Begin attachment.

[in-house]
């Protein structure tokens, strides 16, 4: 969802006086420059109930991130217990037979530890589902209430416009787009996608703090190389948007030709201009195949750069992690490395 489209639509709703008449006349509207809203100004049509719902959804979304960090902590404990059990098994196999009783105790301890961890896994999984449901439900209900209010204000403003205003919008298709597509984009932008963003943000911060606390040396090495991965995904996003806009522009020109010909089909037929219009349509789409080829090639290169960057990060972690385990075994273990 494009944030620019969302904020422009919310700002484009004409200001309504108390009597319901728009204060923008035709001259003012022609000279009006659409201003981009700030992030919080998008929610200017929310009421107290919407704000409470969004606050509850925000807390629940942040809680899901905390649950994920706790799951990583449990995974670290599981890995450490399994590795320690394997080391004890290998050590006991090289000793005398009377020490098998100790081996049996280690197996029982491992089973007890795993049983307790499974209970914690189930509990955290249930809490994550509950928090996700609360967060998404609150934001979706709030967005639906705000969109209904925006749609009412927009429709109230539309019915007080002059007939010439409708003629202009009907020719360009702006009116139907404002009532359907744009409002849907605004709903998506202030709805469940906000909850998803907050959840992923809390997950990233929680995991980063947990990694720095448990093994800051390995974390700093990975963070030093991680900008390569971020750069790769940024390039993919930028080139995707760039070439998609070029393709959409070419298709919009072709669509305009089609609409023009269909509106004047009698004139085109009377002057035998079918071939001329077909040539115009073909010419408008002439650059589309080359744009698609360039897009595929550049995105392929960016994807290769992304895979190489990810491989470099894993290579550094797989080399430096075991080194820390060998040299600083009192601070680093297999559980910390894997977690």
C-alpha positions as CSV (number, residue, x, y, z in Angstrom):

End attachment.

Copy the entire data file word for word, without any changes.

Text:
[in-house]
């Protein structure tokens, strides 16, 4: 969802006086420059109930991130217990037979530890589902209430416009787009996608703090190389948007030709201009195949750069992690490395 489209639509709703008449006349509207809203100004049509719902959804979304960090902590404990059990098994196999009783105790301890961890896994999984449901439900209900209010204000403003205003919008298709597509984009932008963003943000911060606390040396090495991965995904996003806009522009020109010909089909037929219009349509789409080829090639290169960057990060972690385990075994273990 494009944030620019969302904020422009919310700002484009004409200001309504108390009597319901728009204060923008035709001259003012022609000279009006659409201003981009700030992030919080998008929610200017929310009421107290919407704000409470969004606050509850925000807390629940942040809680899901905390649950994920706790799951990583449990995974670290599981890995450490399994590795320690394997080391004890290998050590006991090289000793005398009377020490098998100790081996049996280690197996029982491992089973007890795993049983307790499974209970914690189930509990955290249930809490994550509950928090996700609360967060998404609150934001979706709030967005639906705000969109209904925006749609009412927009429709109230539309019915007080002059007939010439409708003629202009009907020719360009702006009116139907404002009532359907744009409002849907605004709903998506202030709805469940906000909850998803907050959840992923809390997950990233929680995991980063947990990694720095448990093994800051390995974390700093990975963070030093991680900008390569971020750069790769940024390039993919930028080139995707760039070439998609070029393709959409070419298709919009072709669509305009089609609409023009269909509106004047009698004139085109009377002057035998079918071939001329077909040539115009073909010419408008002439650059589309080359744009698609360039897009595929550049995105392929960016994807290769992304895979190489990810491989470099894993290579550094797989080399430096075991080194820390060998040299600083009192601070680093297999559980910390894997977690």
C-alpha positions as CSV (number, residue, x, y, z in Angstrom):